KUALA LUMPUR (Reuters) - Malaysia is among the worst countries in the world to be a transgender person, Human Rights Watch said in a report on Thursday that detailed systematic abuses by religious authorities and police including sexual assault and extortion.
The report, based on interviews with more than 40 transgender people, blamed “increasingly vitriolic” discourse by government officials, politicians and religious leaders in the Muslim-majority country for the deterioration in rights.
Malaysia had steadily shifted towards Islamic conservatism in the past few decades, with every state introducing enactments for Muslims that criminalize “a man posing as a woman” or vice versa, the report by the U.S.-based group said. It said Malaysia, where Islamic authorities banned sex change surgery in 1982, was among only a handful of countries including Nigeria and Kuwait that criminalize transgender people.
“Malaysia is actually one of the worst countries to be a transgender because of the laws, the state-organized arrests and the hate speech by politicians,” said Boris Dittric, advocacy director of Human Rights Watch’s Lesbian, Gay, Bisexual and Transgender (LGBT) rights program.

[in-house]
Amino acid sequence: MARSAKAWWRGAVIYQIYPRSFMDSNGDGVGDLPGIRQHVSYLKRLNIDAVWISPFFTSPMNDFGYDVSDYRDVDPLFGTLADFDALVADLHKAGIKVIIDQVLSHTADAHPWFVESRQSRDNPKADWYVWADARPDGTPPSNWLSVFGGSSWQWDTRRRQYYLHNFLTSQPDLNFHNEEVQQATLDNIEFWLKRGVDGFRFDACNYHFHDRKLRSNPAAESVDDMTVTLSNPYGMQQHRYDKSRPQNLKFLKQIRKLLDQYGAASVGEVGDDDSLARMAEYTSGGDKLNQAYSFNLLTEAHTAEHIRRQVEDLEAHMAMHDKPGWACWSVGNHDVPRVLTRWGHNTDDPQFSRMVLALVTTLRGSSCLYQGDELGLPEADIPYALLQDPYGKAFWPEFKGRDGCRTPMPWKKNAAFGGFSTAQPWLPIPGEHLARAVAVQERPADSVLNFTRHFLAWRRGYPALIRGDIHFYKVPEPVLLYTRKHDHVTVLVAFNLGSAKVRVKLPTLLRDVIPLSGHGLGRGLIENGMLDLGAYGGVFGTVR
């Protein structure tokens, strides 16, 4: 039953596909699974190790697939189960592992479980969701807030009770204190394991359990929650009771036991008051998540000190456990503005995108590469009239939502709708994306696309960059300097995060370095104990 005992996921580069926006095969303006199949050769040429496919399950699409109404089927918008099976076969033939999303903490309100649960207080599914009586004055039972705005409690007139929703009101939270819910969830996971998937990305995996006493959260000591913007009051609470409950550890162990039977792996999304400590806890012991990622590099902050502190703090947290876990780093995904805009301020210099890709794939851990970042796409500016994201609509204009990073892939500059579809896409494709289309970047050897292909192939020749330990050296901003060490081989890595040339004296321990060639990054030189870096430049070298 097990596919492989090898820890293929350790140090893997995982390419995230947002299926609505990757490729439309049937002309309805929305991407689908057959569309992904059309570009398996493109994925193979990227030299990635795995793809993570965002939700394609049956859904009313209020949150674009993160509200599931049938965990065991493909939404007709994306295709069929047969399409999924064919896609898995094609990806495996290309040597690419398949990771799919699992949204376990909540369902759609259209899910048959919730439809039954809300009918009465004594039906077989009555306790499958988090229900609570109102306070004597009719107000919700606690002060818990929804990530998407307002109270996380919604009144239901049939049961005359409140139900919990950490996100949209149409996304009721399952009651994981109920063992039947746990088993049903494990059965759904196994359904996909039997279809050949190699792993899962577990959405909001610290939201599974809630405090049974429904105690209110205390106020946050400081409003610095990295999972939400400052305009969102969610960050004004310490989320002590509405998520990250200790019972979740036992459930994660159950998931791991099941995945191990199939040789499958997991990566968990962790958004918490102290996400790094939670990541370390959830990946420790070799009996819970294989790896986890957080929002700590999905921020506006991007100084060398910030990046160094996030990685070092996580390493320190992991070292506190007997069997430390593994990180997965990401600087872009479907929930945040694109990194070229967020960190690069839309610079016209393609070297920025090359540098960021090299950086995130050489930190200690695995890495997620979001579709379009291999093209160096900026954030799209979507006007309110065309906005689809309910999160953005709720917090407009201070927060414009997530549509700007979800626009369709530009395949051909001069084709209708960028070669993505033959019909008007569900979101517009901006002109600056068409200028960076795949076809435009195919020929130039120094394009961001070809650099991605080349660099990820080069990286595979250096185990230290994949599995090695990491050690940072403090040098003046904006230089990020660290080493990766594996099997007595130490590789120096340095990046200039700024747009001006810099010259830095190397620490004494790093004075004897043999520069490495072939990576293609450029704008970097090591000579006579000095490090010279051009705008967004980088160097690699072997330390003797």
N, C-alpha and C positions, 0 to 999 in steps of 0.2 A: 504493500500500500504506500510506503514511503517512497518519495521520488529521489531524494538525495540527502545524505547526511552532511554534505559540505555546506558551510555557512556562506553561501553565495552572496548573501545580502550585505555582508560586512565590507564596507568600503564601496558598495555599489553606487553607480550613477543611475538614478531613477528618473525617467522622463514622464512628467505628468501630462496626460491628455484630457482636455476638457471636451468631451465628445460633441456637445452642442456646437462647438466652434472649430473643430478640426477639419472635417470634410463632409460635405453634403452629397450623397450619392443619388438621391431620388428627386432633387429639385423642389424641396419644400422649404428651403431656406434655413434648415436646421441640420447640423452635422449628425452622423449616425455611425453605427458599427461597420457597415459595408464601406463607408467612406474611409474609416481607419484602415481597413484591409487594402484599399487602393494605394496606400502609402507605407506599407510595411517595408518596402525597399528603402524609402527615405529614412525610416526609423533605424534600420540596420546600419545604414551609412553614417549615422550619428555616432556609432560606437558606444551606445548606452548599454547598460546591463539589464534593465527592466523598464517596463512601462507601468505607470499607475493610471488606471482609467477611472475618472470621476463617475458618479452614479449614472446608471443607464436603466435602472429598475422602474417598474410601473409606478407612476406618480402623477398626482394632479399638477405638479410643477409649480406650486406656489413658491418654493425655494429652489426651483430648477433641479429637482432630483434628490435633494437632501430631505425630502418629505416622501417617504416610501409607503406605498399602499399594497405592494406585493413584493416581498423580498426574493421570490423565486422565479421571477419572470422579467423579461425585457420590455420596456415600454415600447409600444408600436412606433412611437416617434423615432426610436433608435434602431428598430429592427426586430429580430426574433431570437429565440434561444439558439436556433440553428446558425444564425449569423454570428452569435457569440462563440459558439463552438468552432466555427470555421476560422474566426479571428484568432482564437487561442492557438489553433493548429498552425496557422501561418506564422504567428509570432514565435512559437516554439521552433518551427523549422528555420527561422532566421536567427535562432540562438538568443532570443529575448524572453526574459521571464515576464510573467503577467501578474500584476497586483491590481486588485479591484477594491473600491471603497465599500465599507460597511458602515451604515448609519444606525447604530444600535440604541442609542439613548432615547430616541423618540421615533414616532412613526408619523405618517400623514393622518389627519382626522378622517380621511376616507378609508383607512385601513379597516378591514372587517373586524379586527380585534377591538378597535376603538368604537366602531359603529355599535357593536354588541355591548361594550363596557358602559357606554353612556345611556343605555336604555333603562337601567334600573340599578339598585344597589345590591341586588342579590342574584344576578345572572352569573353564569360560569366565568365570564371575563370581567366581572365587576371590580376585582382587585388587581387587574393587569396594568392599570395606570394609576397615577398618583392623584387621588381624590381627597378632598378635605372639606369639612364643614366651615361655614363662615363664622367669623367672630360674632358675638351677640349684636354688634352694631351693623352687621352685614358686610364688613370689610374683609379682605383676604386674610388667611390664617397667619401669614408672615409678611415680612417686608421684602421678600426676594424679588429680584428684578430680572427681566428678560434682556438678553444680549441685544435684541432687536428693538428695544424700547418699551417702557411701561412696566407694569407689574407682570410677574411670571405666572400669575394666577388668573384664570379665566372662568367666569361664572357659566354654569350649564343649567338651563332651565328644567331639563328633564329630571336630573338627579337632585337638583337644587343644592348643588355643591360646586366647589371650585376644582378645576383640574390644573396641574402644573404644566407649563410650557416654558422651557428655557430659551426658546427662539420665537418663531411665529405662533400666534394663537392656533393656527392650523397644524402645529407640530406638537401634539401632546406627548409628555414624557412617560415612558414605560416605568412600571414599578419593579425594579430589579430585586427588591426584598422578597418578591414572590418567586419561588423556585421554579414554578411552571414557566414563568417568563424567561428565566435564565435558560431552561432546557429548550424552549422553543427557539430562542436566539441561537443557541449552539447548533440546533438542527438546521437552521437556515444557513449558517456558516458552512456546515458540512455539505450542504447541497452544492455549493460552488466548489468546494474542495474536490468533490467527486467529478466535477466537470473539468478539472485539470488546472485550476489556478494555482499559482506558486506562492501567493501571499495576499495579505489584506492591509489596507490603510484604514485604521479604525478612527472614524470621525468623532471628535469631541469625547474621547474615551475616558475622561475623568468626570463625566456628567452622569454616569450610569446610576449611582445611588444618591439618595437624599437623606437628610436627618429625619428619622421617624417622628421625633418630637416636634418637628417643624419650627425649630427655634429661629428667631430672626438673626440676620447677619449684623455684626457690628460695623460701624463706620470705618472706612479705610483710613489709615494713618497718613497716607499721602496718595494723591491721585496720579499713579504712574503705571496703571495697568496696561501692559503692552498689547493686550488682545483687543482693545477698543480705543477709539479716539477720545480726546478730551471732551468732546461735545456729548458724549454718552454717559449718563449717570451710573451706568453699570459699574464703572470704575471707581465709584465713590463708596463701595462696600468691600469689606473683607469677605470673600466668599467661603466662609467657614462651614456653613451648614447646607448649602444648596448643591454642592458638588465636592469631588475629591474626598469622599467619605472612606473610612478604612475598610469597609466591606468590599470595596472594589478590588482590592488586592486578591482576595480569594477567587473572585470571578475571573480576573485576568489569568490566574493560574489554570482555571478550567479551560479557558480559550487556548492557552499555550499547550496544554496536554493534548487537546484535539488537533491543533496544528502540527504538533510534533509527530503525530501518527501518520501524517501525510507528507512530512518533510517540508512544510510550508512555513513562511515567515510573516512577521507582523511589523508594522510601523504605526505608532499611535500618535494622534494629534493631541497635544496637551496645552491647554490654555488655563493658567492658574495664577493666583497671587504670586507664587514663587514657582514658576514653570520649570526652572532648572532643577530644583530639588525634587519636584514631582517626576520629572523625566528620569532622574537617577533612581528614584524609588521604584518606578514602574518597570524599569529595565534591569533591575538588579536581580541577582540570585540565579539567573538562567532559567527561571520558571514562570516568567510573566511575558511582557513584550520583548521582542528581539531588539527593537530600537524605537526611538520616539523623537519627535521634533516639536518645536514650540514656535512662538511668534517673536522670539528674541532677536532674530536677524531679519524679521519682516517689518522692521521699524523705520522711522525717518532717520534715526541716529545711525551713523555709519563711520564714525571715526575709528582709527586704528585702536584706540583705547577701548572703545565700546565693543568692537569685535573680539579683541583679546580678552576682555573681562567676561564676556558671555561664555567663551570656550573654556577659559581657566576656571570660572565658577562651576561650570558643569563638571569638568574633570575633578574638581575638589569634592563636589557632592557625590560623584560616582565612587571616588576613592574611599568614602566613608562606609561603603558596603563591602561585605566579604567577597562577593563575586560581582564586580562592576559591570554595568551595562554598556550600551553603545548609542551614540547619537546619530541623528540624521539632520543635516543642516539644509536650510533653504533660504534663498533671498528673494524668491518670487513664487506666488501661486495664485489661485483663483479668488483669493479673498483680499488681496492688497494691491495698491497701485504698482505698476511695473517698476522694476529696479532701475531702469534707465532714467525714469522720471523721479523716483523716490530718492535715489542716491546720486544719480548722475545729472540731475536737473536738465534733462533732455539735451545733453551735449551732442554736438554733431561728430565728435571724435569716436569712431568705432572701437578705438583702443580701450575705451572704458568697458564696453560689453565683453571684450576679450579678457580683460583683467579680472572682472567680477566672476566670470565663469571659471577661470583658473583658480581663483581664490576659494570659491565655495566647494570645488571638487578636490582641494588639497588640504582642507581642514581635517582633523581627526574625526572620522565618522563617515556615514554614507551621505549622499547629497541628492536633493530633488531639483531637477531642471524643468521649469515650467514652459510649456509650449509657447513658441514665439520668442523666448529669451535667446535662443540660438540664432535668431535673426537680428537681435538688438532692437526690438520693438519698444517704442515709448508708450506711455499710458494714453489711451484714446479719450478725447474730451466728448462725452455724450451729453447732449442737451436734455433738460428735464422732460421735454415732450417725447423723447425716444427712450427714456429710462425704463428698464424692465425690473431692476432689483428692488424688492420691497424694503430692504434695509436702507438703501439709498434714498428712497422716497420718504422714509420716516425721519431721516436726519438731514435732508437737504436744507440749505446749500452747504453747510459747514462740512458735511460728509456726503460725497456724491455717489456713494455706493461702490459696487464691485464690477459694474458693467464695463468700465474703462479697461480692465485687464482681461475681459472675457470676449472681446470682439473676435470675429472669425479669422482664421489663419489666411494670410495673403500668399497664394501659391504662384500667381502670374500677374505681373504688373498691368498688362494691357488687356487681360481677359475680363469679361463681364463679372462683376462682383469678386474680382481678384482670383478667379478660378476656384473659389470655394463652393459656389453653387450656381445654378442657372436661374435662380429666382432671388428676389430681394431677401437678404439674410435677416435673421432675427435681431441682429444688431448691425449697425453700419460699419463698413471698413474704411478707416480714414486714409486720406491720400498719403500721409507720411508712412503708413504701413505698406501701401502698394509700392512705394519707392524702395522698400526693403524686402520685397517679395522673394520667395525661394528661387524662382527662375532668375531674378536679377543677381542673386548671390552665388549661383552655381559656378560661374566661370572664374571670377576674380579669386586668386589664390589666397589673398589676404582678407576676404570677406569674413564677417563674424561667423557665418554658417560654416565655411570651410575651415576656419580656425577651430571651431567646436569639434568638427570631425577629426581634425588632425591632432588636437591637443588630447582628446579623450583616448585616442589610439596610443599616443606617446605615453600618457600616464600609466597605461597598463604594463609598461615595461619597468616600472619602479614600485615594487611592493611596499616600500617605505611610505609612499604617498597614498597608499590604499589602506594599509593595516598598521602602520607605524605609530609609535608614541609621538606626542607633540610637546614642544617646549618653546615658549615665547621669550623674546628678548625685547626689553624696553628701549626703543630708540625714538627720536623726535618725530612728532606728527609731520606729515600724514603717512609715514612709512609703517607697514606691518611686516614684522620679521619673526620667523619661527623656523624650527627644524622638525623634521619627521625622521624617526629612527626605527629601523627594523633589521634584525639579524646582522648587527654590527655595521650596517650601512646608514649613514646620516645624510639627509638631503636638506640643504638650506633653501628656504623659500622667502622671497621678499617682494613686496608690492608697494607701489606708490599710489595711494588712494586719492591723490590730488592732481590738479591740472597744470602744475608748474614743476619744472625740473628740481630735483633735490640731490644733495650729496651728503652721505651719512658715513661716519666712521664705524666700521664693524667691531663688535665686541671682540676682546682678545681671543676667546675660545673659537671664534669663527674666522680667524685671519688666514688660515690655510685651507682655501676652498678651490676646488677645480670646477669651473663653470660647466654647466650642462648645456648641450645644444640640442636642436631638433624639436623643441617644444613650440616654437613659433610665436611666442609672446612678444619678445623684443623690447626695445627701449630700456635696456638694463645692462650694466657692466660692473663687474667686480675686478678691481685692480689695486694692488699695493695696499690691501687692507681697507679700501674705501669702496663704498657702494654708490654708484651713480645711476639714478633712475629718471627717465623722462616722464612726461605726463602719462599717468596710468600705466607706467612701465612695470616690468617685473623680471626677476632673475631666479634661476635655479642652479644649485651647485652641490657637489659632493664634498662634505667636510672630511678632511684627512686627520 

The report called on Prime Minister Najib Razak, who has cast himself globally as a voice of moderation, to retract a statement media said he made in 2012 that it was necessary to fight the three “-isms” of pluralism, liberalism and LGBTs.
The 73-page report included witness testimony from one transgender women who said she had been stripped and sexually assaulted by state religious department officials in 2011. Others said they had been arrested and forced to attend “counseling” sessions where Islamic officials lecture them on “being a man”.
Some women said they had been jailed for up to three years, with several placed in male wards where they faced sexual assault from prisoners. Widespread discrimination by employers means a disproportionate number of transgender people end up working in the sex trade, where they face heightened risks.
Several transgender women have filed a ground-breaking court case challenging Islamic law, or sharia, in the state of Negeri Sembilan, arguing that it contravenes the federal constitution’s guarantee of freedom of expression and equality. The court is expected to deliver its verdict in early November.
Reporting by Stuart Grudgings
Our Standards: The Thomson Reuters Trust Principles.